If the Toronto Blue Jays were a better baseball team (and there wasn’t this guy named Miguel Cabrera) Jose Bautista and Edwin Encarnacion might be getting at least a sniff of early MVP consideration. Encarnacion has hit the stuffing out of the baseball and is currently tied for third place in home runs in the American League and is fifth in RBIs. Bautista missed time early with separate ankle and back issues but is getting on base a ton and hitting .348 in May. Thanks to Jose’s incredible stretch of baseball lately my title is quickly becoming less of a question but I figured why not ask it anyway – who is having the better 2013 season?
Obviously there are a few different ways we can look at this. Edwin has the early edge if you use traditional power numbers (13/11 HR, 38/27 RBIs) in seven more games played. But as there is more and more of an emphasis on advanced stats in baseball, I’m going to use a couple of my favorite to try to figure out who has been the Blue Jays most valuable and important player so far this season (sorry Melkman).
Before I get started I would love to hear your thoughts on the issue at hand – who do you think is having the better season?
Although these guys are both sluggers, on base percentage is still a great measurement of value. A team only has 27 outs in a game – managing to find a way on base is arguably the most important skills in baseball. I’m going to retroactive my stats to about a week ago for a moment. Both Jose and Edwin were hitting for nearly and identical average at .250 and .248 respectively, but Jose’s OBP was .037 point higher. Bautista’s BB% was 15.9% (now up to 17.1%) while Encarnacion measured up at 10.3% (now at 10.4%). This led to a big advantage for Bautista in OBP, despite a very similar average from both players.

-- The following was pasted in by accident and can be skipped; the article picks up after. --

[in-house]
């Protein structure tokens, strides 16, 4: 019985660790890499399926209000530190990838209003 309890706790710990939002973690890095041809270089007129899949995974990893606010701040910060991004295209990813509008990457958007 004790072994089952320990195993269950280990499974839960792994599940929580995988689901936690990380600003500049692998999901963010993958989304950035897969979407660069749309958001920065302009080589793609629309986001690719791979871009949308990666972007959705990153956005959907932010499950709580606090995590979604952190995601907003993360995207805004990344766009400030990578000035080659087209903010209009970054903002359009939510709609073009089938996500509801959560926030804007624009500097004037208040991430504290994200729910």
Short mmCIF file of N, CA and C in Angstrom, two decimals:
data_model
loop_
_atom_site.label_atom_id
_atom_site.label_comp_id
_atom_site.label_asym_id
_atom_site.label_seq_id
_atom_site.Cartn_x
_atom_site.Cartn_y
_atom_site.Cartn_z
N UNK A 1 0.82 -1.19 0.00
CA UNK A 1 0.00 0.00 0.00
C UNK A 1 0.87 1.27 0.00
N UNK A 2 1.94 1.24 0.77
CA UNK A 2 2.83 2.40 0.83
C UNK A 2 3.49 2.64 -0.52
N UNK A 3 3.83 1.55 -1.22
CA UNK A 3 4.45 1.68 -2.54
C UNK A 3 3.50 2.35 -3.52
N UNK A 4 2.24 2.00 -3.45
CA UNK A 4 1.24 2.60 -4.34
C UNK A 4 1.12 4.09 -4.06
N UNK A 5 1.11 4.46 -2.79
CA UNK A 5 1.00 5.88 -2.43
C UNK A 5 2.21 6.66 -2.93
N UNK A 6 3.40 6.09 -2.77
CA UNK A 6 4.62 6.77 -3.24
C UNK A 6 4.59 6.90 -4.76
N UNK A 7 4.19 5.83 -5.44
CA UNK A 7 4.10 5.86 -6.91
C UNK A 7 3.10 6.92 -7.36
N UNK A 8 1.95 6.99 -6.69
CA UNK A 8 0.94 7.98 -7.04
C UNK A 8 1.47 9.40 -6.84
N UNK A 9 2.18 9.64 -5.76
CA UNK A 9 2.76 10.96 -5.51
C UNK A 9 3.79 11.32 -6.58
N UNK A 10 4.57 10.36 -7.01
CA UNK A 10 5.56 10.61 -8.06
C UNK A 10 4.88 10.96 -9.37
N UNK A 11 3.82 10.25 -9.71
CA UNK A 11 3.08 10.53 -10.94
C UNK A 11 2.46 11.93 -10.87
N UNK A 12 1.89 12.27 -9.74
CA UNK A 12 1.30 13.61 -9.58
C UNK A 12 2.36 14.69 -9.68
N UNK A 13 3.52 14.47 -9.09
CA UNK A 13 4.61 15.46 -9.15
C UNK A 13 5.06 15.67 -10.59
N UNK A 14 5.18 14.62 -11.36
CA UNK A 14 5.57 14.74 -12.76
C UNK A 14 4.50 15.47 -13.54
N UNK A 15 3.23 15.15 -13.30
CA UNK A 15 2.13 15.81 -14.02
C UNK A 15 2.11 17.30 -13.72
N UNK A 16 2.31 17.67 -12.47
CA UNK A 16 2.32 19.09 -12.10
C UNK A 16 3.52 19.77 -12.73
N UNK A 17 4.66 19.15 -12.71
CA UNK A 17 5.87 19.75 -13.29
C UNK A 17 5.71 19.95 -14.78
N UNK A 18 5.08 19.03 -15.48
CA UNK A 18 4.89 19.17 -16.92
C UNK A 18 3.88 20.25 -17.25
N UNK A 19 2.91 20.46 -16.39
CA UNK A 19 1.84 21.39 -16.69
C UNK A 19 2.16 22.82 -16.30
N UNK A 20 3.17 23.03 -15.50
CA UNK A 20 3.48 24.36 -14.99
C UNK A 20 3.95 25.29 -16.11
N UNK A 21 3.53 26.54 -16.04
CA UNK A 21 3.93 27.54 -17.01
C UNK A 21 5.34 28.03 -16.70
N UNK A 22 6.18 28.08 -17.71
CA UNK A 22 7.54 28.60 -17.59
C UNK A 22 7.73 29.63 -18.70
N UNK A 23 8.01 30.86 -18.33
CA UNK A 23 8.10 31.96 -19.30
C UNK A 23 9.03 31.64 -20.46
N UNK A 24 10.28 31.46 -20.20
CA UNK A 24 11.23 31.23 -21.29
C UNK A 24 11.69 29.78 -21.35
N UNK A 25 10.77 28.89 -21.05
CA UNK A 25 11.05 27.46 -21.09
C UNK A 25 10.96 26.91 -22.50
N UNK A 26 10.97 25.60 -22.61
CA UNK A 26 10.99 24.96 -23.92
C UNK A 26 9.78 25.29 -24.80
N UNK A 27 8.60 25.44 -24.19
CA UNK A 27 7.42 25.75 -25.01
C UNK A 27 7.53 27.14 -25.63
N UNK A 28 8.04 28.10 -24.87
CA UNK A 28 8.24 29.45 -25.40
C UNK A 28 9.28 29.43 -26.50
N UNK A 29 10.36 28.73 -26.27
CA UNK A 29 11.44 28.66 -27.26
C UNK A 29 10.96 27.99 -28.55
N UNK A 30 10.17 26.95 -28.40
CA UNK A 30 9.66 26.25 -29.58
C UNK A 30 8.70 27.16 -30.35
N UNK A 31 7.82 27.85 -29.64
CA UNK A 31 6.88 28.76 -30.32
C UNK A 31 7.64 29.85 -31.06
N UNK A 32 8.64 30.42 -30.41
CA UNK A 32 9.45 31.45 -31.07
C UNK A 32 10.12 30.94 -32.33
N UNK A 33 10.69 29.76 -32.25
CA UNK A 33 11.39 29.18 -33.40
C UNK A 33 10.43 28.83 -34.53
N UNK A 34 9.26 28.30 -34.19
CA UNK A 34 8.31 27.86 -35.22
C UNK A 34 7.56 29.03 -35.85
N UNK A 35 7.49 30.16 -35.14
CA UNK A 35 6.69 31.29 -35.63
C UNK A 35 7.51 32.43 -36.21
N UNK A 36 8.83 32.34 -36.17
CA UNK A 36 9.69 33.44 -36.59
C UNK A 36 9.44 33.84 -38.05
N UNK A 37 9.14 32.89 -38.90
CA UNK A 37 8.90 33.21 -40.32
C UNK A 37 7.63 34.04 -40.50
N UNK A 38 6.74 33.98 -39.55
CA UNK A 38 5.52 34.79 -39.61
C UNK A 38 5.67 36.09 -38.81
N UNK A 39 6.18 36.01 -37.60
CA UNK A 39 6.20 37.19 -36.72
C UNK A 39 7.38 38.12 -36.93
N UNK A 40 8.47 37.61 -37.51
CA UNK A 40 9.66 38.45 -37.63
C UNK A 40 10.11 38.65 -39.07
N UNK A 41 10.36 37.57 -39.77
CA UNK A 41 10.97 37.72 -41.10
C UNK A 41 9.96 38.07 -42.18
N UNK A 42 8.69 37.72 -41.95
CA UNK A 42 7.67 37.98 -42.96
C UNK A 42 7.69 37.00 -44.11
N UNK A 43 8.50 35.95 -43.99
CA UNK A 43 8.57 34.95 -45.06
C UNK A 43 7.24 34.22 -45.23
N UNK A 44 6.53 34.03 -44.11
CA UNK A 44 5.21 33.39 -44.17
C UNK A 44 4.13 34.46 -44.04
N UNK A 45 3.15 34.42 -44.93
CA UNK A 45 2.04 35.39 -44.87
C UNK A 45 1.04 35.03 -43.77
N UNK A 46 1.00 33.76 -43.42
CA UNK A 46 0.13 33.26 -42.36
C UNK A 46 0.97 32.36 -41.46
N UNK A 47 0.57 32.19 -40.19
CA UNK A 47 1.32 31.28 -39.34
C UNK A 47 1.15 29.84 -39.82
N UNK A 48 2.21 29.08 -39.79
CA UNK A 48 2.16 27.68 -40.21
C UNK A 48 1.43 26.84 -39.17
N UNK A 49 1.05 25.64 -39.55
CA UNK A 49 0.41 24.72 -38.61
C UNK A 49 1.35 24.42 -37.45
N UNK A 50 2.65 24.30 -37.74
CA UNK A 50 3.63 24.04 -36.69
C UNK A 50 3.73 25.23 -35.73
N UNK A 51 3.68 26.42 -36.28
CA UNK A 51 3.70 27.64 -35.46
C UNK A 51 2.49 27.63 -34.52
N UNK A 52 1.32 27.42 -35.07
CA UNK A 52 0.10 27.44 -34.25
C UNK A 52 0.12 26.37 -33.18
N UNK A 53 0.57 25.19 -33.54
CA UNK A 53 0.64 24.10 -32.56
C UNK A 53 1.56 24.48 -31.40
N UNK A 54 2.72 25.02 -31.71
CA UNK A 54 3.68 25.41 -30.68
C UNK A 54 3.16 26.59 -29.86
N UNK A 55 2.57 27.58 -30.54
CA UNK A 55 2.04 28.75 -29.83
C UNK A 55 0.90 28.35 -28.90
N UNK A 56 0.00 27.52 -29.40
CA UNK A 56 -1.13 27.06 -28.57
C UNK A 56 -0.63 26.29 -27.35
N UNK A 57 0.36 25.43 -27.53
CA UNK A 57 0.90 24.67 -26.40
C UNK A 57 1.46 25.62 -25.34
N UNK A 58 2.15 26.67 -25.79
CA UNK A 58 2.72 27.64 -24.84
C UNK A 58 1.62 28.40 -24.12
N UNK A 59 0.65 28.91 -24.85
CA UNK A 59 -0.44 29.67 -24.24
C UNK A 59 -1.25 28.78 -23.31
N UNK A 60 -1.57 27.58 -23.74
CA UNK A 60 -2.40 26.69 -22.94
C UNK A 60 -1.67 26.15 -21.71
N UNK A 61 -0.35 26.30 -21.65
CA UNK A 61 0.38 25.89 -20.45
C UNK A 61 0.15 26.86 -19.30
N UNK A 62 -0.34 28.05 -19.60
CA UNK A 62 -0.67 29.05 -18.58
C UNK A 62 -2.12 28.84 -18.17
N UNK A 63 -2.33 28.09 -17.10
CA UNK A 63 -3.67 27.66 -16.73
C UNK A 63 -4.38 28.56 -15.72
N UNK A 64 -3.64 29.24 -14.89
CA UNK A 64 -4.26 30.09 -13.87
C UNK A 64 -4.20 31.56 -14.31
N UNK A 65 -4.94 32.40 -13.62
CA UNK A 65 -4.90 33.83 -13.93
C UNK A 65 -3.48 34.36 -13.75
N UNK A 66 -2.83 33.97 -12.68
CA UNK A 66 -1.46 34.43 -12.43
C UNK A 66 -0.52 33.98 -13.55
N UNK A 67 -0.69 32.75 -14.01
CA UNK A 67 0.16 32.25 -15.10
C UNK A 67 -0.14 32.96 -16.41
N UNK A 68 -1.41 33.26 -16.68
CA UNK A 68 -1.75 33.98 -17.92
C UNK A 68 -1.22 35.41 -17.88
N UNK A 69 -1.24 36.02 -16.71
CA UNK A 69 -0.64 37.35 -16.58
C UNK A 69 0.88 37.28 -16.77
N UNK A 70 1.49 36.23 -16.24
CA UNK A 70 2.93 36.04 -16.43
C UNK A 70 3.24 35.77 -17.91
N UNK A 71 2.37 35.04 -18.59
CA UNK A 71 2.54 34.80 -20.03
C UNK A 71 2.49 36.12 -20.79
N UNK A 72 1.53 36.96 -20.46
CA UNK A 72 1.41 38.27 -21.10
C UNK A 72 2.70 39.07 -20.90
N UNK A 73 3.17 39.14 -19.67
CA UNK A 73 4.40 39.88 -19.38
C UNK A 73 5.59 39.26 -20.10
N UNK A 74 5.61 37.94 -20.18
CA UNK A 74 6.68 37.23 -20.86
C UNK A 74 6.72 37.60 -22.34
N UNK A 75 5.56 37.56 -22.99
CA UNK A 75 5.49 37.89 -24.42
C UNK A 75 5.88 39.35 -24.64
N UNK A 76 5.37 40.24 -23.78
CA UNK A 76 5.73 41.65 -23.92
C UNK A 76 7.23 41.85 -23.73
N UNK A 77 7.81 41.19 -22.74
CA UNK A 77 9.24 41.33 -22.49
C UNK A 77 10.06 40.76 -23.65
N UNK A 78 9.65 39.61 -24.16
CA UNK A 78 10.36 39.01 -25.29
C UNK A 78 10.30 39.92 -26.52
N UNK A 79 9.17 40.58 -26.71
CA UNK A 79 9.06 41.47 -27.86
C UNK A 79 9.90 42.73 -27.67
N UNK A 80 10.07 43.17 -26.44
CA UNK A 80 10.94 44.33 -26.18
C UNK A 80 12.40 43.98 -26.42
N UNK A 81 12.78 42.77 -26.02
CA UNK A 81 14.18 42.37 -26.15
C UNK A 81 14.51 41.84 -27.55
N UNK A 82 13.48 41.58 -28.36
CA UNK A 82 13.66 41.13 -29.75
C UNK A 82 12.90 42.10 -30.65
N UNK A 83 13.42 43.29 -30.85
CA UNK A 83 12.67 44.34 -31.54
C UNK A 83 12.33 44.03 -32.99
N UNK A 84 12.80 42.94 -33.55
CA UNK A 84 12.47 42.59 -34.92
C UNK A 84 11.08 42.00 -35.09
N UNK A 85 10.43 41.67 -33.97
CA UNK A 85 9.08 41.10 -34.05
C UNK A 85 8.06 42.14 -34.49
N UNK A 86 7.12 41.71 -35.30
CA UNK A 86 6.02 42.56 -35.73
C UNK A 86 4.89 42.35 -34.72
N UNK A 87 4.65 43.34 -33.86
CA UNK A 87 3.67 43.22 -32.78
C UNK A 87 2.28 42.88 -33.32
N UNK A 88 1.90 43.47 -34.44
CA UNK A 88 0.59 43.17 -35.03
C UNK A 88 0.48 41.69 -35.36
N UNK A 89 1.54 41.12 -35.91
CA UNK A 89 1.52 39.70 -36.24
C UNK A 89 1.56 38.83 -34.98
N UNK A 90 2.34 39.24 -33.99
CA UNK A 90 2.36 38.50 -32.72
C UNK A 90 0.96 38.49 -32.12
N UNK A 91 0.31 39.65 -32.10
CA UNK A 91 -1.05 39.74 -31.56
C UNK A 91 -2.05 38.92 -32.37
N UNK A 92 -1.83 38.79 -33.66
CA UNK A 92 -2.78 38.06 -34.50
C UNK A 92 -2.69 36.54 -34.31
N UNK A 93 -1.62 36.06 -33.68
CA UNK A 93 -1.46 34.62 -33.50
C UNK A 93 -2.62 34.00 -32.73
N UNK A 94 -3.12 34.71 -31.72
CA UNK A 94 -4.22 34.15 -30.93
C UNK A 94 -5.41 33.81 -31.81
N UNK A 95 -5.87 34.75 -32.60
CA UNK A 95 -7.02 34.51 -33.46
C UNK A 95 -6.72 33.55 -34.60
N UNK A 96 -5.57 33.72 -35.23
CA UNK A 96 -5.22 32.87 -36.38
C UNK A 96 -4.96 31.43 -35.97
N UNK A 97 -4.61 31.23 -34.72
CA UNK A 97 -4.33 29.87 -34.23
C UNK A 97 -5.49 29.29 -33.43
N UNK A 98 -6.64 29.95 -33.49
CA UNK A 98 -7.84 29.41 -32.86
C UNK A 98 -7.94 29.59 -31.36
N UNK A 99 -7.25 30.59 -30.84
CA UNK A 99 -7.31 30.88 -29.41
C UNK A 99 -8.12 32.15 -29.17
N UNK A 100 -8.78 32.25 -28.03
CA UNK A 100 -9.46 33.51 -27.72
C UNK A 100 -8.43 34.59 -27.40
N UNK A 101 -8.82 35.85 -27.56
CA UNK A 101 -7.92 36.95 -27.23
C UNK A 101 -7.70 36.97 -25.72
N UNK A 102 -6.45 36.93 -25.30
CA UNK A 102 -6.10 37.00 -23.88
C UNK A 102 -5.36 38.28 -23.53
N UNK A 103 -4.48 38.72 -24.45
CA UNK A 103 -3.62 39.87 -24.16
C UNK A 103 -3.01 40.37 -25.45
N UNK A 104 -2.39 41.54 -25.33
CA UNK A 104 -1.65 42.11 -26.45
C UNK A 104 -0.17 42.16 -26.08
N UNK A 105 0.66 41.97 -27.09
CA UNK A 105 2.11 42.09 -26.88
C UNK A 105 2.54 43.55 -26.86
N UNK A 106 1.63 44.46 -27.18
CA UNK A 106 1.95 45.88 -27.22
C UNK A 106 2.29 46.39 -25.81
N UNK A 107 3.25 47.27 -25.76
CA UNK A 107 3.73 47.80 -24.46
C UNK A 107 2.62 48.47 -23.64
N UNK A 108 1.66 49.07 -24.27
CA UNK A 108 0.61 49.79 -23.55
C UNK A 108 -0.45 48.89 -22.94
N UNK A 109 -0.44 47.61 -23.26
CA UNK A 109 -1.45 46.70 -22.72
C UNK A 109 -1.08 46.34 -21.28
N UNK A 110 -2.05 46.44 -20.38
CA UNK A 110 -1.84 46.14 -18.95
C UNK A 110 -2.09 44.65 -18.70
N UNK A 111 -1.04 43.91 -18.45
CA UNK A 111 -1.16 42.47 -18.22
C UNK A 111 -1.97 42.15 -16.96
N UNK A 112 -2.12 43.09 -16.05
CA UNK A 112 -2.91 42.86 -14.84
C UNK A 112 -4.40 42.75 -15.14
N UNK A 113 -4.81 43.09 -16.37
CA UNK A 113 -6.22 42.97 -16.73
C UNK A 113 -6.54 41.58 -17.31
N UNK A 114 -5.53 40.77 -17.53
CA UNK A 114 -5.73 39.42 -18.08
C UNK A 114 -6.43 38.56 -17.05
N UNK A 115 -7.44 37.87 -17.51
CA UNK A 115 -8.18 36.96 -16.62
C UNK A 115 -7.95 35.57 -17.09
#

Now back to the present. As I mentioned earlier, Jose is hitting .348 in May (going into Friday’s game) and has improved his season average to .271. Edwin is still hovering around .250. Now that Jose is swinging the bat better, the OBP battle isn’t even close. Bautista continues to show one of the best eyes in baseball and swings at pitches outside of the zone only 22.2% of the time while Edwin’s chase rate is 26.4%. To give Encarnacion some respect, when the ball is in the zone he almost always hits it. His contact rate on pitches inside the zone is 89.0%, which is ridiculous for a player with his kind of power. Edwin is also making good contact on pitches outside of the zone with a 72.2% contact rate compared to Bautista’s 67.4%. So our eyes are not deceiving us that Edwin is hitting everything in sight. But the high contact rate out of the zone won’t help his notorious BABIP. At the end of the day on base percentage is king and Jose’s walk rate trumps Edwin’s contact.
If you aren’t familiar check FanGraphs for the full definition. Basically wRC+ is a park and league adjusted average to quantify how many runs a certain player is worth to his team compared to the league average (which is 100). This is where the scale really tips in favor of Bautista. Jose’s wRC+ is 6th in the American League at 155 while Edwin measures up at a “still great by Blue Jays standards” 124. So despite Encarnacion’s 38 to 27 lead in RBIs, Bautista is the bigger reason why the Blue Jays are creating so many runs lately. And how about we give John Gibbons some credit too. In the two weeks since he’s moved Bautista to second in the lineup, Jose’s wRC+ is a Miguel-like 234 while Encarnacion’s is a much improved 174. Not sure if Gibby figured that one out on his own but it was a forward-thinking move as having your best hitter second is currently challenging conventional baseball wisdom.
So in conclusion, it turns out to be not much of a contest. Jose Bautista-man is still the man in Toronto but Edwin is definitely 1A. They are both great baseball players and we are very lucky to have them as Toronto Blue Jays. They are also signed through at least 2015 under reasonable contract terms. If the Blue Jays know what’s good for them, neither Bautista or Encarnacion will be going anywhere for a very long time.
Winner: Jose Bautista (in a relative landslide)
— MLB Fan Cave (@MLBFanCave) May 23, 2013